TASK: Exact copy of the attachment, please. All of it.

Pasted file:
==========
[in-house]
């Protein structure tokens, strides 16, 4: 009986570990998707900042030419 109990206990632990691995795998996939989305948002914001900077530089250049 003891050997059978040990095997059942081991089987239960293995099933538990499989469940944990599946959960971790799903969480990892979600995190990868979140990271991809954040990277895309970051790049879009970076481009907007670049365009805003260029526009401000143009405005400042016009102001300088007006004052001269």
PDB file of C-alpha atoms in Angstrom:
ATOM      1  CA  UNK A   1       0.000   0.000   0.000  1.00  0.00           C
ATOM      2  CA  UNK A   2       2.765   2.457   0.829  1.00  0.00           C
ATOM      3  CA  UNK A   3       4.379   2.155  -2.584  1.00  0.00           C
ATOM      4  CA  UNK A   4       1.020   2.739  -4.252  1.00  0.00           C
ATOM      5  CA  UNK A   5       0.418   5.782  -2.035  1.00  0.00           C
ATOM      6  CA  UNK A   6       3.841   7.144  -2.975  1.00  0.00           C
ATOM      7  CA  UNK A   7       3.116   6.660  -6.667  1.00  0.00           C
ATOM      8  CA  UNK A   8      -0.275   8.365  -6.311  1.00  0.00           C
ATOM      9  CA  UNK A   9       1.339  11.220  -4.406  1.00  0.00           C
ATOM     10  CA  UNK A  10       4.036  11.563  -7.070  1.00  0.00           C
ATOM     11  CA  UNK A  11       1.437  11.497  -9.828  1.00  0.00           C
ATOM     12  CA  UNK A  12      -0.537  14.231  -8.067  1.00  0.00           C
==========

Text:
[in-house]
């Protein structure tokens, strides 16, 4: 009986570990998707900042030419 109990206990632990691995795998996939989305948002914001900077530089250049 003891050997059978040990095997059942081991089987239960293995099933538990499989469940944990599946959960971790799903969480990892979600995190990868979140990271991809954040990277895309970051790049879009970076481009907007670049365009805003260029526009401000143009405005400042016009102001300088007006004052001269």
PDB file of C-alpha atoms in Angstrom:
ATOM      1  CA  UNK A   1       0.000   0.000   0.000  1.00  0.00           C
ATOM      2  CA  UNK A   2       2.765   2.457   0.829  1.00  0.00           C
ATOM      3  CA  UNK A   3       4.379   2.155  -2.584  1.00  0.00           C
ATOM      4  CA  UNK A   4       1.020   2.739  -4.252  1.00  0.00           C
ATOM      5  CA  UNK A   5       0.418   5.782  -2.035  1.00  0.00           C
ATOM      6  CA  UNK A   6       3.841   7.144  -2.975  1.00  0.00           C
ATOM      7  CA  UNK A   7       3.116   6.660  -6.667  1.00  0.00           C
ATOM      8  CA  UNK A   8      -0.275   8.365  -6.311  1.00  0.00           C
ATOM      9  CA  UNK A   9       1.339  11.220  -4.406  1.00  0.00           C
ATOM     10  CA  UNK A  10       4.036  11.563  -7.070  1.00  0.00           C
ATOM     11  CA  UNK A  11       1.437  11.497  -9.828  1.00  0.00           C
ATOM     12  CA  UNK A  12      -0.537  14.231  -8.067  1.00  0.00           C